By Paul LeckerSports ReporterMARSHFIELD – D.C. Everest swept the four singles matches and remained unbeaten in the Wisconsin Valley Conference, edging Marshfield 4-3 in a dual match Tuesday at Boson Courts.Marshfield won all three doubles matches but couldn’t break through in singles in its home finale.Olivia Haessly and Emily Serchen won at No. 1 doubles, Martha Kupfer and Jenny Madden did not lose a game at No. 2, and Autumn Packard and Krishna Patel swept two sets at No. 3 for Marshfield.The Tigers dropped two tight matches in singles. Ashley Schultz lost to Kenzie Bradley at No. 2, 7-6, 7-5, and Hanah Gadke took Carmen Gennermann to three sets at No. 3, but fell 7-6, 4-6, 6-1.Marshfield (3-2 Wisconsin Valley Conference) wraps up its conference dual meet schedule Thursday at Wausau East.D.C. Everest 4, Marshfield 3Singles: 1. Gabi Kitchell (DC) def. Lara Prebble 6-1, 6-0; 2. Kenzie Bradley (DC) def. Ashley Schultz 7-6 (5), 7-5; 3. Carmen Gennermann (DC) def. Hanah Gadke 7-6 (0), 4-6, 6-1; 4. Nicole Williams (DC) def. Maggie Schreiner 6-2, 6-4.Doubles: 1. Olivia Haessly-Emily Serchen (M) def. Emily Adams-Kristin Holue 6-3, 6-1; 2. Martha Kupfer-Jenny Madden (M) def. Taylor Melk-Kaylee Heiting 6-0, 6-0; 3. Autumn Packard-Krishna Patel (M) def. Ryanne Wolfe-Megan Ninnemann 6-2, 6-1.Records: D.C. Everest 5-0 Wisconsin Valley Conference; Marshfield 3-2 WVC.(Hub City Times Sports Reporter Paul Lecker is also the publisher of MarshfieldAreaSports.com).
By Paul LeckerSports ReporterGILMAN – Spencer scored 13 runs in the top of the first inning and rolled past Gilman 19-5 in a Cloverbelt Conference East Division baseball game Friday at Gilman High School.Nate Neumann earned the win, striking out six in a five-inning effort. The game ended via the 10-run rule.Mitch Susa smacked a home run, and Jonny Tomke and Jake Meyers each had three hits and four RBIs for the Rockets (7-2 overall, 5-1 Cloverbelt East). Gilman is now 0-4 in the conference.Spencer hosts Auburndale for a nonconference doubleheader on Saturday.Rockets 19, Pirates 5Spencer (13)01 50 – 19 18 1Gilman 401 00 – 5 7 2WP: Nate Neumann. LP: Chase Rosemeyer.SO: Neumann 6.Top hitters: S, Mitch Susa 1B, HR; Jonny Tomke 3 hits, 4 RBIs; Jake Meyers 3 hits, 4 RBIs; Calvin Lenz 1B, 2B; Hunter Luepke 2 hits; Neumann 2 hits.Records: Spencer 7-2, 5-1 Cloverbelt East; Gilman 0-4 overall and Cloverbelt East.
Dons now 17-1 overallBy Paul LeckerSports ReporterMARSHFIELD — Nadim Torbey scored twice to help the Marshfield Columbus Catholic soccer team to a 6-1 win over Wisconsin Valley Lutheran on Friday at Griese Park.The victory clinches the Mid-State Soccer Conference championship for the Dons, who improve to 17-1 overall and 11-0 in the conference. Columbus wraps up its regular-season schedule with a nonconference game at home Monday and its conference finale Thursday at Tri-County.Torbey, Charles Payant, and Ryan Dieringer scored in the first half, and Torbey, Tyler Fuerlinger, and Evan Dieringer added goals in the second half for the Dons.(Hub City Times Sports Reporter Paul Lecker is also the publisher of MarshfieldAreaSports.com.)Dons 6, Wolves 1Wisconsin Valley Lutheran 0 1 – 1Columbus Catholic 3 3 – 6First half: 1. CC, Nadim Torbey, 20:59; 2. CC, Charles Payant, 26:02; 3. CC, Ryan Dieringer, 34:58.Second half: 4. CC, Torbey (Nick Malovrh), 49:45; 5. CC, Tyler Fuerlinger (R. Dieringer), 50:29; 6. CC, Evan Dieringer (Kellen Heinzen), 70:48; 7. WVL, Connor Schubring, 79:52.Total shots: WVL 6; CC 30.Shots on goal: WVL 3; CC 20.Corner kicks: WVL 3; CC 9.Records: Wisconsin Valley Lutheran 3-8, 3-6 Mid-State Soccer Conference; Marshfield Columbus Catholic 17-1, 11-0 MSSC.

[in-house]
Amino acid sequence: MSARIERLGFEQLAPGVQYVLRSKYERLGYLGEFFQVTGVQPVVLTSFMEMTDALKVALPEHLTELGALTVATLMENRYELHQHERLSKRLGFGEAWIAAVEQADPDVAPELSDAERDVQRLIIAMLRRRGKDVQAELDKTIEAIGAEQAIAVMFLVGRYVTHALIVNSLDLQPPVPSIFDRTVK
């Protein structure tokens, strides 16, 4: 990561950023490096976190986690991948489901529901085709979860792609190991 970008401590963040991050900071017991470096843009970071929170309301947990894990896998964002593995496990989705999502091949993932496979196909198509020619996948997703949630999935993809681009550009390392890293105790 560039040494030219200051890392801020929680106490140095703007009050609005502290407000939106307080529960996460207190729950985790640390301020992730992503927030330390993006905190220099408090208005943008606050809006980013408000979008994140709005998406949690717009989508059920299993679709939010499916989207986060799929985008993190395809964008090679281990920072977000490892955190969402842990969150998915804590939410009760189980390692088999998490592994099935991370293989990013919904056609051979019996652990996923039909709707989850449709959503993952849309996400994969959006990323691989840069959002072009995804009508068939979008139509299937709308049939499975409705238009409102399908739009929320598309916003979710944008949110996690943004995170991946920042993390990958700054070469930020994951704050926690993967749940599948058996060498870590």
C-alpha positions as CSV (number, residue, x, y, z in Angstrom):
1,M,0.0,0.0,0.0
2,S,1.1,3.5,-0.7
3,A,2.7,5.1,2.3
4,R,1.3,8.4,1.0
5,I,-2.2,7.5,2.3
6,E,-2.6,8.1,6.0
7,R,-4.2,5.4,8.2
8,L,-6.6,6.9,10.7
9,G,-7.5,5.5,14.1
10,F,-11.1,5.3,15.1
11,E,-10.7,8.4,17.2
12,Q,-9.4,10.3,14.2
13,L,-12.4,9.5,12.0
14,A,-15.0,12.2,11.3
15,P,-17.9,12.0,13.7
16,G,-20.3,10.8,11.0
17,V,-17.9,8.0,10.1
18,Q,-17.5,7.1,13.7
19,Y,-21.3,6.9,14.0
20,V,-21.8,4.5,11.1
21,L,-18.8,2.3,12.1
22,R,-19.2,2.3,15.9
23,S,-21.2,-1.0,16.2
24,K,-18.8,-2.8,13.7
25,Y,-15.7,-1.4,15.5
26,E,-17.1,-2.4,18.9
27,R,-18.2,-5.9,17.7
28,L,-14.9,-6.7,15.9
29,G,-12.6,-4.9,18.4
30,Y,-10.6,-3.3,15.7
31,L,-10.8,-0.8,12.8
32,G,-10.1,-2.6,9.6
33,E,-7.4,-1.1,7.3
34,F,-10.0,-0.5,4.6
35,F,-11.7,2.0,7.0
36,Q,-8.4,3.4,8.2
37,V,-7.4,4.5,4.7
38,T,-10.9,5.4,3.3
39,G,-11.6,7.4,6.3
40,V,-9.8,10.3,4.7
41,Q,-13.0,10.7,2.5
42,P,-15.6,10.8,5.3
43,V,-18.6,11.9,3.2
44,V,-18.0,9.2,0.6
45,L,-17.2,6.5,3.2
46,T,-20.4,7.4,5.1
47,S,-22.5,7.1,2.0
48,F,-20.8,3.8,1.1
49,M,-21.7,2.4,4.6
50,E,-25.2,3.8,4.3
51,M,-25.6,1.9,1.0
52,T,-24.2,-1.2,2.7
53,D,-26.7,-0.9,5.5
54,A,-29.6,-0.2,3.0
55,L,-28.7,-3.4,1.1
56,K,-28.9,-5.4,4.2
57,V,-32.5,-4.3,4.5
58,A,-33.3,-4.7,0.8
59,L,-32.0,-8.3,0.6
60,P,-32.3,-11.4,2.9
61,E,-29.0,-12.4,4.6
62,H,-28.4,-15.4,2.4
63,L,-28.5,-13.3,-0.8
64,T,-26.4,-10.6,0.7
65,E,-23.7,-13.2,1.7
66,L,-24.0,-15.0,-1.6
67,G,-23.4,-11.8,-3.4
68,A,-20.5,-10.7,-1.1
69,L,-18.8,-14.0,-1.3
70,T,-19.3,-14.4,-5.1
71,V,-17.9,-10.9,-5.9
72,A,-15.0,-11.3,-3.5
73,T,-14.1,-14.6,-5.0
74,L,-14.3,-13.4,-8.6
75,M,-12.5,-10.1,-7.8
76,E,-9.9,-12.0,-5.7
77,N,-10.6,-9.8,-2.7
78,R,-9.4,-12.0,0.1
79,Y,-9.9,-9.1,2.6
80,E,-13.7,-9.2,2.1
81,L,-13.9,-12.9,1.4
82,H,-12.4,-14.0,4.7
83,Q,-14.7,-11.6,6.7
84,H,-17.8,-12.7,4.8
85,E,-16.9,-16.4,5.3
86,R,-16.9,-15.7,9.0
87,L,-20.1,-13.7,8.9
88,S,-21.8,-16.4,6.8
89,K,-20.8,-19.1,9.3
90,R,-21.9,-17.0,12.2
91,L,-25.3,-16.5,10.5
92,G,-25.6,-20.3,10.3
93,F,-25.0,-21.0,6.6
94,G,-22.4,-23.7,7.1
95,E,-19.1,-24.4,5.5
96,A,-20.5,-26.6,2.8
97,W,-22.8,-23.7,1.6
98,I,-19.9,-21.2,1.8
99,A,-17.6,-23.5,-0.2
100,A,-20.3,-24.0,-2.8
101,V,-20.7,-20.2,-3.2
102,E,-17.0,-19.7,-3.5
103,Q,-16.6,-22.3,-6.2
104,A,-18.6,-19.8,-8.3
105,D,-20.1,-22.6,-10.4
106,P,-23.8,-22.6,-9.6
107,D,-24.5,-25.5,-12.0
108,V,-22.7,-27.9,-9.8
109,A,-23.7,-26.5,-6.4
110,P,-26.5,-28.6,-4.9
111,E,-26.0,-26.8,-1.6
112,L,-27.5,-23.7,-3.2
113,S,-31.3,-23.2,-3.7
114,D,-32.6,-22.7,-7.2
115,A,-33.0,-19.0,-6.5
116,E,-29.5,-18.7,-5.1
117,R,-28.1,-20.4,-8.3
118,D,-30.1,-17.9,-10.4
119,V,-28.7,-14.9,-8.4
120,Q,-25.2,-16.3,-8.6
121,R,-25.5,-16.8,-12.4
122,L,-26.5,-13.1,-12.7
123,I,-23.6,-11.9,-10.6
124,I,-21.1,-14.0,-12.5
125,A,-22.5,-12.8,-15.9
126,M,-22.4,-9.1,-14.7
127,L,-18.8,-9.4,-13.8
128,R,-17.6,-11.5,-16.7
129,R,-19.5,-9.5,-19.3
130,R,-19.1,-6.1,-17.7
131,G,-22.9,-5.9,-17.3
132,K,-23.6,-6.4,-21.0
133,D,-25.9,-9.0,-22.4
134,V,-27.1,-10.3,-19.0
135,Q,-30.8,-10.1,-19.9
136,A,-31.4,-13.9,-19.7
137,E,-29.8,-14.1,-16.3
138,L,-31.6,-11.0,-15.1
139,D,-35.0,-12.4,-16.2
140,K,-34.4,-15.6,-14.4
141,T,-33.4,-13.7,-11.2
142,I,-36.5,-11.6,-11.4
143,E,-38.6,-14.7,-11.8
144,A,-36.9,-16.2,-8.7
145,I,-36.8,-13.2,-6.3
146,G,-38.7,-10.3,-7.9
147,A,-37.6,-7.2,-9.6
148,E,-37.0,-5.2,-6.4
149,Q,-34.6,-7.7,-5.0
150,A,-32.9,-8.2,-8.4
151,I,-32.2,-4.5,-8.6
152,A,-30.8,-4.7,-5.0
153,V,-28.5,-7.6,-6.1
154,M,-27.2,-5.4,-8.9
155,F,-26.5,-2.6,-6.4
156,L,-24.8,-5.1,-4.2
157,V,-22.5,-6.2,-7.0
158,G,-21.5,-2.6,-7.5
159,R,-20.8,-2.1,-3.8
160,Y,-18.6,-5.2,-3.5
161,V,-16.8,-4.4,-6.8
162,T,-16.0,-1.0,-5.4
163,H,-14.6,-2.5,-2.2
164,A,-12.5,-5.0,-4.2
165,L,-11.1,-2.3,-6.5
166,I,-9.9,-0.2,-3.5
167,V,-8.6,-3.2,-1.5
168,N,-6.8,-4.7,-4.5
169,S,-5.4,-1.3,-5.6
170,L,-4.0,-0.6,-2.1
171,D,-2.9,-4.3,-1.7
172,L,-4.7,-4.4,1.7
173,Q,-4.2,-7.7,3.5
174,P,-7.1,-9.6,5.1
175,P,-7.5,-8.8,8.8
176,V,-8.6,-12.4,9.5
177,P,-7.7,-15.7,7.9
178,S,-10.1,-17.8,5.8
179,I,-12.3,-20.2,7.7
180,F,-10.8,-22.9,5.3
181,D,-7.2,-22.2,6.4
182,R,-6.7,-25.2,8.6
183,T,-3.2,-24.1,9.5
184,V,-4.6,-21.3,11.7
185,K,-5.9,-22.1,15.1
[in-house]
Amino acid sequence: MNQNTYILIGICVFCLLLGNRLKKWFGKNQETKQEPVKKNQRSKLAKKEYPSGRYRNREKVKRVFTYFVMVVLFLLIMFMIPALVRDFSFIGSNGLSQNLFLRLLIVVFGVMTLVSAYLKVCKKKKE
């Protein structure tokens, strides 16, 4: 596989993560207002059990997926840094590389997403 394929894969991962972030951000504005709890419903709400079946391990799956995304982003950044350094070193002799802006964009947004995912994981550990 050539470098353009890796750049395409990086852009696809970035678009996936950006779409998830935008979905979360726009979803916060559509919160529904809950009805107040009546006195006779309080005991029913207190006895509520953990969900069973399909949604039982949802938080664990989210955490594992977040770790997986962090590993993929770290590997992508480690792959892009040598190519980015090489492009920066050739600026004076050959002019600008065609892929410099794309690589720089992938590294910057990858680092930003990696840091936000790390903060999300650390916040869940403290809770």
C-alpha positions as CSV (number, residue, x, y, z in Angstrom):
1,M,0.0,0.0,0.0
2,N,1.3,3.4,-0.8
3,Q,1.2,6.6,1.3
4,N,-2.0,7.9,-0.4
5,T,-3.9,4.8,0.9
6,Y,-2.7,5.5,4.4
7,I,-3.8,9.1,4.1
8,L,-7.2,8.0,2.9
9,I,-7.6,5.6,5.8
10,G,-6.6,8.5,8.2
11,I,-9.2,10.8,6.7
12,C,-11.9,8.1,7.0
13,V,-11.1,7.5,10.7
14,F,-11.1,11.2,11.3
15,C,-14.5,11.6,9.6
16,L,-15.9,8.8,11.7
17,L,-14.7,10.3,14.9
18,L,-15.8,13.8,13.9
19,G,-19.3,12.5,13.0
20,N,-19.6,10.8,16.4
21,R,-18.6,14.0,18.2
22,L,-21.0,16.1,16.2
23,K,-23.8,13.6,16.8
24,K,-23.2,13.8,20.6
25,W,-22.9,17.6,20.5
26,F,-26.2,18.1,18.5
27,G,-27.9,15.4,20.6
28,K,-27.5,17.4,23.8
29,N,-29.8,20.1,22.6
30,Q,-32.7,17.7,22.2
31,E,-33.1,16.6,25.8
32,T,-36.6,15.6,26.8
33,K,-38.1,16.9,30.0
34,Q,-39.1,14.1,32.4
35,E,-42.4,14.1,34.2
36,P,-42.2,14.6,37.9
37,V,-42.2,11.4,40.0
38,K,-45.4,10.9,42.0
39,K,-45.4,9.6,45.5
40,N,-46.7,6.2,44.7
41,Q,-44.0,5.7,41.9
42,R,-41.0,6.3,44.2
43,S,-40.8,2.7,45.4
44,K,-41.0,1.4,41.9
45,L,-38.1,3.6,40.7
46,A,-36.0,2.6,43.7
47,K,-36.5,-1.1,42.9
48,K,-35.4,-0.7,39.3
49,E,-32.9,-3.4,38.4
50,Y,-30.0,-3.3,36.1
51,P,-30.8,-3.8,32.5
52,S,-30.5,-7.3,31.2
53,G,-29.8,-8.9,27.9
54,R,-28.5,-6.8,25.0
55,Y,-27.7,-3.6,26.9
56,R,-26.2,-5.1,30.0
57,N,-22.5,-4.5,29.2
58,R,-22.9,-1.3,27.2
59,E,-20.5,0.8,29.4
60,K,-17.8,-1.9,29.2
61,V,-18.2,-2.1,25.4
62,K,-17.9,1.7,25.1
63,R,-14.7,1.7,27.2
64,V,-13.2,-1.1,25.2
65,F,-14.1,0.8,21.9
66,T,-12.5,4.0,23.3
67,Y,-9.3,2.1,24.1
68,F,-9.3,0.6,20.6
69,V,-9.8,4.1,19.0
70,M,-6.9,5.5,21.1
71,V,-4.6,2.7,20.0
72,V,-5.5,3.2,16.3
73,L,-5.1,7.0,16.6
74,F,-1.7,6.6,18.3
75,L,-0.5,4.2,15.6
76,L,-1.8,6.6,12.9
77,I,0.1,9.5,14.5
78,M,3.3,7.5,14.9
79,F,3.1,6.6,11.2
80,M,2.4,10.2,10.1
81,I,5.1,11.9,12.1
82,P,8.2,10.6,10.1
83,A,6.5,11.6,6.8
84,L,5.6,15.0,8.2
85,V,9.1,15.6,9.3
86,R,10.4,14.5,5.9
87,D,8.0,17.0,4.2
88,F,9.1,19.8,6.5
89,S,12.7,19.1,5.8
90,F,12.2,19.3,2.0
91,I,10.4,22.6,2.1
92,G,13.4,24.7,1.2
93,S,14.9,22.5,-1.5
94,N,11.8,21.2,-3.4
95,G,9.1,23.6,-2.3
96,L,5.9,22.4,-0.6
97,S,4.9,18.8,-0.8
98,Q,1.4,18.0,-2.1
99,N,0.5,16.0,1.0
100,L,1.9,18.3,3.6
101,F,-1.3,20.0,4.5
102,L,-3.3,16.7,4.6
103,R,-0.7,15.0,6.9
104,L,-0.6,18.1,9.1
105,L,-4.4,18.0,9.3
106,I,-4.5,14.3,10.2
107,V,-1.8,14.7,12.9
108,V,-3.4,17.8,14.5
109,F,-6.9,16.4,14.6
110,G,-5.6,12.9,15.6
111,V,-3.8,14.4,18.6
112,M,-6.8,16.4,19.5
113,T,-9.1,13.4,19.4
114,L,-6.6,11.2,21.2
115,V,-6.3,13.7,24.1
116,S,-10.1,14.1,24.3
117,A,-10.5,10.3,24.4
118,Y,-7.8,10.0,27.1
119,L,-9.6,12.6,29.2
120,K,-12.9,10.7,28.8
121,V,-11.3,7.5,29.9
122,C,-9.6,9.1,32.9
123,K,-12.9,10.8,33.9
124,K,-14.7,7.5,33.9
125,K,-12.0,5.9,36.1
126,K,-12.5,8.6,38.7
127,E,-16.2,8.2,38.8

Unquestionably, when it come to tackling the Americans with Disabilities Act, one of the biggest issues affecting the workplace and accommodating disabled employees is providing leave as a reasonable accommodation. Anecdotally, a question that plagues most employers is just how much leave is enough?We know that an indefinite leave of absence is not a reasonable accommodation. But, what about when an employee takes one leave, after another, after another.When is enough enough?* * *The Eleventh Circuit Court of Appeals offered some guidance recently in Santandreu v. Miami Dade County. When an employee is uncertain about the duration of his condition, a leave of absence is not a reasonable accommodation:In the instant case, Santandreu never demonstrated that he would be able to return to work within a reasonable time. Santandreu had already taken several leaves of absence, received a total of fifteen months of leave, and still had no way of knowing when his doctor would allow him to resume full-time work. Even at the time of trial, Santandreu and his doctors attested that he still had not received medical clearance showing that he was able to work. Because Santandreu was unable to show that he would be able to perform the essential functions of the job anytime in the reasonably immediate future, his request for additional leave was not a request for a reasonable accommodation. This case is helpful to a point. Most employers faced with leave requests (as an ADA accommodation) are given an initial date certain (or estimated date) for the employee to return. There are times when that date will need to be pushed back. In Santandreau, enough was enough after about 17 months and four requests for extensions. Depending on the resources of your business, maybe the line could have been drawn sooner. Or maybe more leave would have been reasonable. What I’m saying is, Santandreau notwithstanding, there is no bright-line rule on time off. Except that: (1) indefinite leave is unreasonable; and (2) if your leave employee handbook quantifies a maximum amount of leave (e.g., no employee may take more than 12 consecutive weeks off), you’re asking for trouble — because rigidity is anathema to the interactive dialogue and individualized assessment that the ADA requires when determining reasonable accommodations. Instead, focus on open communication and good documentation. These are the hallmarks of reasonableness that a jury will understand if your ADA defenses are tested. More importantly, these are the attributes of good companies that will, hopefully, avoid lawsuits altogether and promote a happy workplace.